New Détente for the New Cold War: Trump and Putin Speak.
Stephen F. Cohen, @nyu, @princeton University. EastWestAccord.com.
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New Détente for the New Cold War: Trump and Putin Speak. Stephen F. Cohen,
“…MOSCOW — President Vladimir V. Putin of Russia and President-elect Donald J. Trump spoke by telephone for the first time on Monday, agreeing to review what both consider the poor state of relations between the two countries, according to a statement from the Kremlin.
The two agreed “on the absolutely unsatisfactory state of bilateral relations,” said the statement, and they both endorsed the idea of undertaking joint efforts “to normalize relations and pursue constructive cooperation on the broadest possible range of issues.”
The issues discussed included trade and economic ties as well as combating terrorism. Mr. Putin was one of the first world leaders to congratulate Mr. Trump last Wednesday, sending him a telegram about an hour after he had emerged the victor, but the two men have not met nor had they spoken previously. Mr. Putin repeated the congratulations over the phone.
The Russian president said he hoped that Moscow could build a “collaborative dialogue” with Washington on the bases of “equality, mutual respect and noninterference in the other’s internal affairs,” the release said.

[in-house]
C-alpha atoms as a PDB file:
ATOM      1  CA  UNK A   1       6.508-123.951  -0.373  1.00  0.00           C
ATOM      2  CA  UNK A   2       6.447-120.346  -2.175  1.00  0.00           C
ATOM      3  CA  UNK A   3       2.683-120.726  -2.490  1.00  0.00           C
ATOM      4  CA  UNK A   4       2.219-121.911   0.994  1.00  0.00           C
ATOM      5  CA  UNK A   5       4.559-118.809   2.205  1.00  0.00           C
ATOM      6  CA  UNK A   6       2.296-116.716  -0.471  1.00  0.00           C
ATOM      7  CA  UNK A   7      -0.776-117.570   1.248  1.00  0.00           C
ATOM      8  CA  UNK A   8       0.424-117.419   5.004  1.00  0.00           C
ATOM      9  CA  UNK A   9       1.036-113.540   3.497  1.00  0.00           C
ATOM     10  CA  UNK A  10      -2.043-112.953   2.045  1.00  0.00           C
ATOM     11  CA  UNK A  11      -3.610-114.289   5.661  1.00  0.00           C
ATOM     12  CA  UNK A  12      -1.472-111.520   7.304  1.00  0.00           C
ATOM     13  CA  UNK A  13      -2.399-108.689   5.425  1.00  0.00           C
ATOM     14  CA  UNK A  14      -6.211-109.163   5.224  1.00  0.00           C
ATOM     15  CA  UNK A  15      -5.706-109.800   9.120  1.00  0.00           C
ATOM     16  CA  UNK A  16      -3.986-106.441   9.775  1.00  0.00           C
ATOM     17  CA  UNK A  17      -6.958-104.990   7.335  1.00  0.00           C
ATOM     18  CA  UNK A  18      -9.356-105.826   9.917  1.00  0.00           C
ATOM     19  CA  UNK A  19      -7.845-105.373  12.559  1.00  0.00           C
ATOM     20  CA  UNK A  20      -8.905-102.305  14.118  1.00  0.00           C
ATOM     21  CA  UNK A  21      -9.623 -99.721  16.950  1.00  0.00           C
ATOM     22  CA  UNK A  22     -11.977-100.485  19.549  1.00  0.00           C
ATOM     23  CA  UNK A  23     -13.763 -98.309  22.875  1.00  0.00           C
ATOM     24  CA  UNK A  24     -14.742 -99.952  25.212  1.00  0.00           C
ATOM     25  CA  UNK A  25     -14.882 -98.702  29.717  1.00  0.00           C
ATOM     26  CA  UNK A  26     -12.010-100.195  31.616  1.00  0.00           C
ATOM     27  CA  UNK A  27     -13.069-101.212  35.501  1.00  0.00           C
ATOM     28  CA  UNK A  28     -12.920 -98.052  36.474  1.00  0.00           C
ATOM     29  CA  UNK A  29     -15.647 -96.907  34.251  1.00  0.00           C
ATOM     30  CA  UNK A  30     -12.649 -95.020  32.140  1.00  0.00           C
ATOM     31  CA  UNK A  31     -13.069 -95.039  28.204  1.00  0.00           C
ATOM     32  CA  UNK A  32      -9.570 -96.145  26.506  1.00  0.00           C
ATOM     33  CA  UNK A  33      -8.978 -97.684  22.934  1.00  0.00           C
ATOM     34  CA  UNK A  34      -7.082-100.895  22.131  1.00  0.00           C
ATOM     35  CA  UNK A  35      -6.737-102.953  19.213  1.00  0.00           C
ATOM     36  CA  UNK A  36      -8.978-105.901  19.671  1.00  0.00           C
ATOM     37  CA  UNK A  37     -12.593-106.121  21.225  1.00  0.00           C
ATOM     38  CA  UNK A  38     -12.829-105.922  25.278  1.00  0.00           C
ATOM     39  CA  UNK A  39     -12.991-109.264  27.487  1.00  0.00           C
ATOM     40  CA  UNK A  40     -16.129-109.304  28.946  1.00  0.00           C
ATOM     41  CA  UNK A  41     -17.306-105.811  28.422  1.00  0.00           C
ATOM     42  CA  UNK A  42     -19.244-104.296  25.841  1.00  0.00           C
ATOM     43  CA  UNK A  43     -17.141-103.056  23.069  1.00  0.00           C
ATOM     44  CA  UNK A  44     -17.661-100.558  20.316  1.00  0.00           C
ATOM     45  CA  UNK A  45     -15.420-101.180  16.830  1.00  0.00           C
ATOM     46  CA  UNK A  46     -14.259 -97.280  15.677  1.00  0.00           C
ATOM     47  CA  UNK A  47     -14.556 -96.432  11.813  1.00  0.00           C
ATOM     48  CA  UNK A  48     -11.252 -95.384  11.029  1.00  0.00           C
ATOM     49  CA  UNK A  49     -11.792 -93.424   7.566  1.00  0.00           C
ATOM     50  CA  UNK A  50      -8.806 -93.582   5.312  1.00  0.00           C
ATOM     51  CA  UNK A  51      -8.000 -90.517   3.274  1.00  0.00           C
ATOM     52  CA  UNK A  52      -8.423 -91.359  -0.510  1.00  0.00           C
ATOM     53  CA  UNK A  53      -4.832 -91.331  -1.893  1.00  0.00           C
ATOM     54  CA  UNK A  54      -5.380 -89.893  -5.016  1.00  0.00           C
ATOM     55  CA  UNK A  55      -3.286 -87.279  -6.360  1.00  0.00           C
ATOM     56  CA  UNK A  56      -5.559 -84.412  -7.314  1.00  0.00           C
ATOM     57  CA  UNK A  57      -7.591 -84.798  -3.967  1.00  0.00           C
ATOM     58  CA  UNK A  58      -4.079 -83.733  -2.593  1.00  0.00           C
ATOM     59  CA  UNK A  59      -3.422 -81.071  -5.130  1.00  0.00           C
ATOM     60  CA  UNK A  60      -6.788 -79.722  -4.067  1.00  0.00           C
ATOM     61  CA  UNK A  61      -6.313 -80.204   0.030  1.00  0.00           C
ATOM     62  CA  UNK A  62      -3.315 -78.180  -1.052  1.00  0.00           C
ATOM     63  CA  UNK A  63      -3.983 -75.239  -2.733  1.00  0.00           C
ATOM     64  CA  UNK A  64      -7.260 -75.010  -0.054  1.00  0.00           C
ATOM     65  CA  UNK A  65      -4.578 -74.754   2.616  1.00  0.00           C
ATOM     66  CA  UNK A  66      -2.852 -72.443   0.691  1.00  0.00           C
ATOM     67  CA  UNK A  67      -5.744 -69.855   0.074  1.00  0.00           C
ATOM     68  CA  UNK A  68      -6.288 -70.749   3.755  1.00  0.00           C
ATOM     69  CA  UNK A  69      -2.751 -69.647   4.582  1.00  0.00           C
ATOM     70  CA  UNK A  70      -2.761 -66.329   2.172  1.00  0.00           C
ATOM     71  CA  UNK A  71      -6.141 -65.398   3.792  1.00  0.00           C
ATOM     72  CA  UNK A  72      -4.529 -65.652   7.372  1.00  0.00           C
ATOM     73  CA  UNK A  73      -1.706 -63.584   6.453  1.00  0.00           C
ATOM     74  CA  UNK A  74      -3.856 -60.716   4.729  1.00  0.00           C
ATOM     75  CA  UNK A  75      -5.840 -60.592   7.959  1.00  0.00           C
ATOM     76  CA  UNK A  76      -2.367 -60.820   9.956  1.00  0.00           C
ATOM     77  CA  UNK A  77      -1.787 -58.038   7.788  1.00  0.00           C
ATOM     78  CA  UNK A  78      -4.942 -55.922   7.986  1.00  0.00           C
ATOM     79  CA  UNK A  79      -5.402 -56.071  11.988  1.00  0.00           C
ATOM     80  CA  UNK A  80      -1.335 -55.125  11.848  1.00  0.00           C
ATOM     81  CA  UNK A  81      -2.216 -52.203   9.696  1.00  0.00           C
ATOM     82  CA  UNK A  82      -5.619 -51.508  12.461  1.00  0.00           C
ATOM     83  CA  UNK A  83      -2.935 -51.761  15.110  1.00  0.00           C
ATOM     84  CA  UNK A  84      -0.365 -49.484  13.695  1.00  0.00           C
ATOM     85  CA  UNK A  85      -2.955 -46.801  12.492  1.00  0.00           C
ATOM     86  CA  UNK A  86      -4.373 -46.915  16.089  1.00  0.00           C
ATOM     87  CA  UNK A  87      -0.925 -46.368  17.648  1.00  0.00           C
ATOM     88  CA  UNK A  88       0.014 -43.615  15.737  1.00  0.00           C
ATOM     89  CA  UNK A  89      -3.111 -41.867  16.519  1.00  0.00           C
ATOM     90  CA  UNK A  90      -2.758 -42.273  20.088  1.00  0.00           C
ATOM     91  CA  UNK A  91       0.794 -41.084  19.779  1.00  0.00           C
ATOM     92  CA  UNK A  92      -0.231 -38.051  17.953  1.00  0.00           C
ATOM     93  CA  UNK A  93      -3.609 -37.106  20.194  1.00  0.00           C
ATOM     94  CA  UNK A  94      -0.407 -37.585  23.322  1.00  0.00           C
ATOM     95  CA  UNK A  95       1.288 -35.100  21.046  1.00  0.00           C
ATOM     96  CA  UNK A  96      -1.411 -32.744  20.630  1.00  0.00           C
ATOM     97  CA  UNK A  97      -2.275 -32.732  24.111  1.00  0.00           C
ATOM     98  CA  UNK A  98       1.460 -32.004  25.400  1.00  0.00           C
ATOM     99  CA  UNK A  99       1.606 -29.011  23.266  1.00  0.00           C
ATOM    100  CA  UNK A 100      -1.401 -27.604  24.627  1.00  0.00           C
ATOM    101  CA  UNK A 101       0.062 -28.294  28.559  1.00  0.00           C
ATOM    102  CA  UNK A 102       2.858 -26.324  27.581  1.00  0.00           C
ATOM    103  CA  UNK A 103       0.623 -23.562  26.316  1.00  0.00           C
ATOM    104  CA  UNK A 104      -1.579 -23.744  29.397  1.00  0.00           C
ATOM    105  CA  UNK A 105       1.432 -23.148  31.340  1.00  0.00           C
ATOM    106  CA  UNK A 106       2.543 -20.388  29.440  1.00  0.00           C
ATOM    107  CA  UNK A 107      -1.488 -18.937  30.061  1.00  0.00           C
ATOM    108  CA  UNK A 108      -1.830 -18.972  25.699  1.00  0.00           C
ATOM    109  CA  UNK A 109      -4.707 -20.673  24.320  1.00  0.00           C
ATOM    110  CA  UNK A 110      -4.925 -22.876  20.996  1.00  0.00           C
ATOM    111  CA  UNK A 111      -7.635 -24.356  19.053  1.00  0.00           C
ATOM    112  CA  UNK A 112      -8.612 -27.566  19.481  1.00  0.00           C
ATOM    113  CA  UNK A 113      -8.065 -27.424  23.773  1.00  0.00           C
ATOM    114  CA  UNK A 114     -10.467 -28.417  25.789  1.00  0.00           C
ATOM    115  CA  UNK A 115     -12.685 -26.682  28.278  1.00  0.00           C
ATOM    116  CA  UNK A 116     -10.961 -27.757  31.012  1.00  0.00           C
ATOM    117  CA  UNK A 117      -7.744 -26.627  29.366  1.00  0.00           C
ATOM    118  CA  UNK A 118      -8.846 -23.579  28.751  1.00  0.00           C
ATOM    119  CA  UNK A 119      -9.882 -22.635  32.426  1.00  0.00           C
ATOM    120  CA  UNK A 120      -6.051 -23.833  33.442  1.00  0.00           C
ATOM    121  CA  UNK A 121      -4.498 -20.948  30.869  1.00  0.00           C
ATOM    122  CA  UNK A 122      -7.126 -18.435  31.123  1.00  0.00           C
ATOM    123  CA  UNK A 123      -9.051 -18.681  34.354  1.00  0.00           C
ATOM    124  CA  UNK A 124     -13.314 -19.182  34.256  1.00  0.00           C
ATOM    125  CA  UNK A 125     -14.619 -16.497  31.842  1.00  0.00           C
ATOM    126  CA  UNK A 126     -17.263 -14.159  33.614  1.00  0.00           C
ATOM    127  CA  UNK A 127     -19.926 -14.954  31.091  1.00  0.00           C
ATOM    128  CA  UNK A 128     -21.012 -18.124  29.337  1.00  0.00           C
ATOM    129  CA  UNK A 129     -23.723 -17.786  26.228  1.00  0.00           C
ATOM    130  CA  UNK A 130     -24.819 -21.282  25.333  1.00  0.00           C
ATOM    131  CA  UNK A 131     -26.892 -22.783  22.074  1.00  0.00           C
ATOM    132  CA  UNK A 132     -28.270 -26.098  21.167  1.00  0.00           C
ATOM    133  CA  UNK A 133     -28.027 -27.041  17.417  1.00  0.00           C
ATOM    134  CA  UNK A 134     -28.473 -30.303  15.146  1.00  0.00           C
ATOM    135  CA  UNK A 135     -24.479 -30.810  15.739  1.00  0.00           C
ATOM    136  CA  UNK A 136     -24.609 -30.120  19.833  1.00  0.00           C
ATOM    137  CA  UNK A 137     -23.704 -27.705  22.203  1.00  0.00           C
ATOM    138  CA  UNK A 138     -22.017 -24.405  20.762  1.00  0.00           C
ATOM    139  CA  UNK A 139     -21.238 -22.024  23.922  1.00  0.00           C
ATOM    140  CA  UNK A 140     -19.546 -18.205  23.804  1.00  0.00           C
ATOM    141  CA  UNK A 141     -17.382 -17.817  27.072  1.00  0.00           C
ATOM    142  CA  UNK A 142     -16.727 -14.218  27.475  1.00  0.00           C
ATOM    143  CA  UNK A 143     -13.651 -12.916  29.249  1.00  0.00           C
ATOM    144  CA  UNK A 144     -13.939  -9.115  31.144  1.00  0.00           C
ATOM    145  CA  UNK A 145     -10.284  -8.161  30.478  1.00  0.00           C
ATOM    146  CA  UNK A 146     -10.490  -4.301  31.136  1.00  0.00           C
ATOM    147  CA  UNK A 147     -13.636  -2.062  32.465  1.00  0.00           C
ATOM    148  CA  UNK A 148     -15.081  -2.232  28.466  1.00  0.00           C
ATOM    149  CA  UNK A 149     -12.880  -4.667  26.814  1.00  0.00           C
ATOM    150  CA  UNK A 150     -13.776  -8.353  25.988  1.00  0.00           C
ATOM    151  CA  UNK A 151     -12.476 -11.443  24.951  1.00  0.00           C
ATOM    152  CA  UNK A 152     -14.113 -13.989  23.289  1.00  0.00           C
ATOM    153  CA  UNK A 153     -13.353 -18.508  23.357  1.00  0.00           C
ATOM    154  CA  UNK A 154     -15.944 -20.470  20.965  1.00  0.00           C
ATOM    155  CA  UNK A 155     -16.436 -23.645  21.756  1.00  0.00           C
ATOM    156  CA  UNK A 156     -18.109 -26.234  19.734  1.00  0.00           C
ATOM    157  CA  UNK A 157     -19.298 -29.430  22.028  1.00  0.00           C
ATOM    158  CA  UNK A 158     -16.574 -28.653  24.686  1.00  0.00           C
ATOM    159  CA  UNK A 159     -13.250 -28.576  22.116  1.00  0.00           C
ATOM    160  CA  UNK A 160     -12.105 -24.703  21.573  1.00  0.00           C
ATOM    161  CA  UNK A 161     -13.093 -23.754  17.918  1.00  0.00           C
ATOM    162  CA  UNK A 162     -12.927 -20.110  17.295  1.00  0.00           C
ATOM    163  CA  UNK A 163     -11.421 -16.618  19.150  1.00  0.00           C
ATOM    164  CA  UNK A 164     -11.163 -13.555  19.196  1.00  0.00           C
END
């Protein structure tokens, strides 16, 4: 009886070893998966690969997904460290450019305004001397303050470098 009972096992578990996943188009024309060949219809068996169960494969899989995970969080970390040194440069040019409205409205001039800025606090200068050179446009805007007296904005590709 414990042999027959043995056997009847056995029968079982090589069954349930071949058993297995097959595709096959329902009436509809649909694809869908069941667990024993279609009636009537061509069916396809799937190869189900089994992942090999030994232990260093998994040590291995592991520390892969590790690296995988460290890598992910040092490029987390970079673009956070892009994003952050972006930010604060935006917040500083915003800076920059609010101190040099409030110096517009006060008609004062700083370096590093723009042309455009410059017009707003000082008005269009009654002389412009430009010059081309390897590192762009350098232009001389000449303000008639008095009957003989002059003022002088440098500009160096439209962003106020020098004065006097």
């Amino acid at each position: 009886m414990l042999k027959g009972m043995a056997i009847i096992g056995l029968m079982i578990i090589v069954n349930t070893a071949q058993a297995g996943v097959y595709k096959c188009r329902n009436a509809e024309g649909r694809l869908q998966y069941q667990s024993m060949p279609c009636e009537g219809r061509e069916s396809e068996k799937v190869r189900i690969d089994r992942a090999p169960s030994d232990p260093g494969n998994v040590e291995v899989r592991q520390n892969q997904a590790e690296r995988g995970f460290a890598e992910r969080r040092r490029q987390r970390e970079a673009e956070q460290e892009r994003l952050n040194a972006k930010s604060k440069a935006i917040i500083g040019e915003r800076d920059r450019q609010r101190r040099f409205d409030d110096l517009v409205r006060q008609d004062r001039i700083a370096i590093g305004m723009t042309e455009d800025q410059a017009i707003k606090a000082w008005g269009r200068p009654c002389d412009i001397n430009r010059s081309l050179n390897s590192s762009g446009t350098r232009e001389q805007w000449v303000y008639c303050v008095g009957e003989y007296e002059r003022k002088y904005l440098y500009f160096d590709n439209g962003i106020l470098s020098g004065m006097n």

“YESTERDAY by: Gideon Rachman What is going on between Vladimir Putin and Donald Trump? That question hung over the US election. Now that Mr Trump has won the presidency, the question of his relationship with the Russian leader assumes global significance….”
“…The House bill would authorize the State Department to assist in the collection and preservation of evidence for war crimes trials. Secretary of State John Kerry last month called for a war crimes investigation of Russia and Syria, a move that escalated already heated rhetoric against Moscow for its part in a deadly military offensive in Aleppo, Syria's largest city, and its longstanding support of Assad.
The Syria legislation, formally titled the Caesar Syria Civilian Protection Act, is named after a crime scene photographer for the Syrian military who was reassigned to photograph the bodies of imprisoned Syrian rebels and dissidents after the conflict began. He later defected, and his archive of images of more than 10,000 bodies was smuggled out of the country. He went by the pseudonym Caesar, and he testified in disguise in July 2014 year before Foreign Affairs Committee, saying he had witnessed a "genocidal massacre."…”